The last photograph of a much-loved wooden ladder. A present to my parents when they were married, this old ladder accompanied our family for decades.
We were unable to bring it with us this past move, and although I would’ve preferred to leave it on the edge of the forest to bring some joy to a new family, it ended up curbside.
Even without the ladder at present, it still brings a peaceful smile to my face. I’ll probably always remember it sitting against the tree in the shade of the forest, growing older and warping as the seasons changed.
It’s a good reminder that memories outlive their physical selves, and that we don’t need to cling to things to hold onto memories. While physical objects can serve as lovely reminders, they’re not always necessary.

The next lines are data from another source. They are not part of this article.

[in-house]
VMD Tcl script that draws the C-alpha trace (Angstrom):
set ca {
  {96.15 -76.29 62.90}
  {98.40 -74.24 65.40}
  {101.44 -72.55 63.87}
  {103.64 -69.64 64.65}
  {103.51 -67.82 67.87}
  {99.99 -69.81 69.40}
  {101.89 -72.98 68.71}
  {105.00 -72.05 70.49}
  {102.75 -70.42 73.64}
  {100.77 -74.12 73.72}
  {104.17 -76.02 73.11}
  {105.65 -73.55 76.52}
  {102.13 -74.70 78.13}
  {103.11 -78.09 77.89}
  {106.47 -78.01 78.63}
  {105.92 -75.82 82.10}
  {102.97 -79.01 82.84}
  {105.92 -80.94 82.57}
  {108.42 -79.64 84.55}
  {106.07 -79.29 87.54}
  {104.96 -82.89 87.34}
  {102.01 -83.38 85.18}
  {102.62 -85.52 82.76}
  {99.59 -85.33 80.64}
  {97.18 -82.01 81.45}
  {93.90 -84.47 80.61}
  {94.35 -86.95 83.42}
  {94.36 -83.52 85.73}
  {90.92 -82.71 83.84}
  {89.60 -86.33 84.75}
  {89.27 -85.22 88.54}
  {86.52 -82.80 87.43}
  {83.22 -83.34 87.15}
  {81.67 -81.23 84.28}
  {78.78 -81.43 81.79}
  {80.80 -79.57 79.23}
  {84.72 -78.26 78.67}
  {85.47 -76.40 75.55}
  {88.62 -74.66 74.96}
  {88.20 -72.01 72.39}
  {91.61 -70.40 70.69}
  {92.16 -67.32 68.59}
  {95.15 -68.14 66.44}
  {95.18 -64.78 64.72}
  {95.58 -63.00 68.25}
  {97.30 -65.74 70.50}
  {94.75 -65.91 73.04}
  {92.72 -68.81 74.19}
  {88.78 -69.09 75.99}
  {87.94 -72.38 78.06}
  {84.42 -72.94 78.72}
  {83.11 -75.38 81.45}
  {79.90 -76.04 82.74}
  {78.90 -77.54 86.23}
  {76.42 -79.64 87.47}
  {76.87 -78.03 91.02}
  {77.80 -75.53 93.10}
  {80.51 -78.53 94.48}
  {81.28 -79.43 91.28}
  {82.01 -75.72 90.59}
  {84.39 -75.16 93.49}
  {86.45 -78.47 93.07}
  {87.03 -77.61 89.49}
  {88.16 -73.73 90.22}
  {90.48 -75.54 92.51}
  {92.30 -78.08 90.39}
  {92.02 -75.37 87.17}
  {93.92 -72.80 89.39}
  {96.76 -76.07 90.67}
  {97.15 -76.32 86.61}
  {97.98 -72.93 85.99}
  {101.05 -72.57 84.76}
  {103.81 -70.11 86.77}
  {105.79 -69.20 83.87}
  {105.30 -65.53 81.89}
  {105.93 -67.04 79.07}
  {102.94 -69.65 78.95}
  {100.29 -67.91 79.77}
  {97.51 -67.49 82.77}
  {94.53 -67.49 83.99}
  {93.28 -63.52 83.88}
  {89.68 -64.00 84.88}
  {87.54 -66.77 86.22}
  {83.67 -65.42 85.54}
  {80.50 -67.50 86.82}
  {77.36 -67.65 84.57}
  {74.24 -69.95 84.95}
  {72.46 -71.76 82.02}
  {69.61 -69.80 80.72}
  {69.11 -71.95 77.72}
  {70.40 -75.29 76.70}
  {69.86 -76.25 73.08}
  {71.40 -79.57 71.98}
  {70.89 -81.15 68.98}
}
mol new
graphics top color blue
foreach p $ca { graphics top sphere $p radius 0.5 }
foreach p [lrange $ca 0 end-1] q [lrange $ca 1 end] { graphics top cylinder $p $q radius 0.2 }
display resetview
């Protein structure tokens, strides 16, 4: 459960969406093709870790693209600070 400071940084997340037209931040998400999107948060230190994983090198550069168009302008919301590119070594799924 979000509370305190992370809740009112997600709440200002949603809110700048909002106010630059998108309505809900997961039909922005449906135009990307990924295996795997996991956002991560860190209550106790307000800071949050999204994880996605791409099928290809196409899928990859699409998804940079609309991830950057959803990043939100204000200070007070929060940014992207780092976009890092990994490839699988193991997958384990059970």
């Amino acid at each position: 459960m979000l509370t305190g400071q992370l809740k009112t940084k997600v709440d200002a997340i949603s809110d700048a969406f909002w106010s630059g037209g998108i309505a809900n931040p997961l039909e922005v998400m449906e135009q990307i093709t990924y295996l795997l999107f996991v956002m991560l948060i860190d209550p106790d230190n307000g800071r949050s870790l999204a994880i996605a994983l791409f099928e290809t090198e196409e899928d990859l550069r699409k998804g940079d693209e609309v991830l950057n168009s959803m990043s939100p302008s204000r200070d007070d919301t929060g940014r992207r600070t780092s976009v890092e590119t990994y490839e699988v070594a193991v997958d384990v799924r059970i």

We don’t forget loved ones when they pass on. We don’t forget the taste of a perfect meal once we’ve finished eating. You catch my drift.
It’s no big deal to keep some things because of sentimental value or shared memories. But as with everything, balance is best kept in mind. Having just moved a while back, it’s shocking to see what someone can amass and refuse to abandon because of memories or sentimental value.
Some encourage us to keep everything: our baby toys, blankets, clothes that no longer fit, china we never use, the list goes on.
When cleaning house, or just taking stock of what we own and want to own, let’s remember that our loved ones won’t turn in their graves if we donate the china, and we won’t forget our childhood if we donate our baby toys.
Our lives should be filled with what actively brings us joy, and with actual living. Memories make the best collection. They take up less space, don’t need to be dusted, and don’t have the itch of the hated sweater your aunt gave you for the holidays.
Much Peace and Keep Roamin’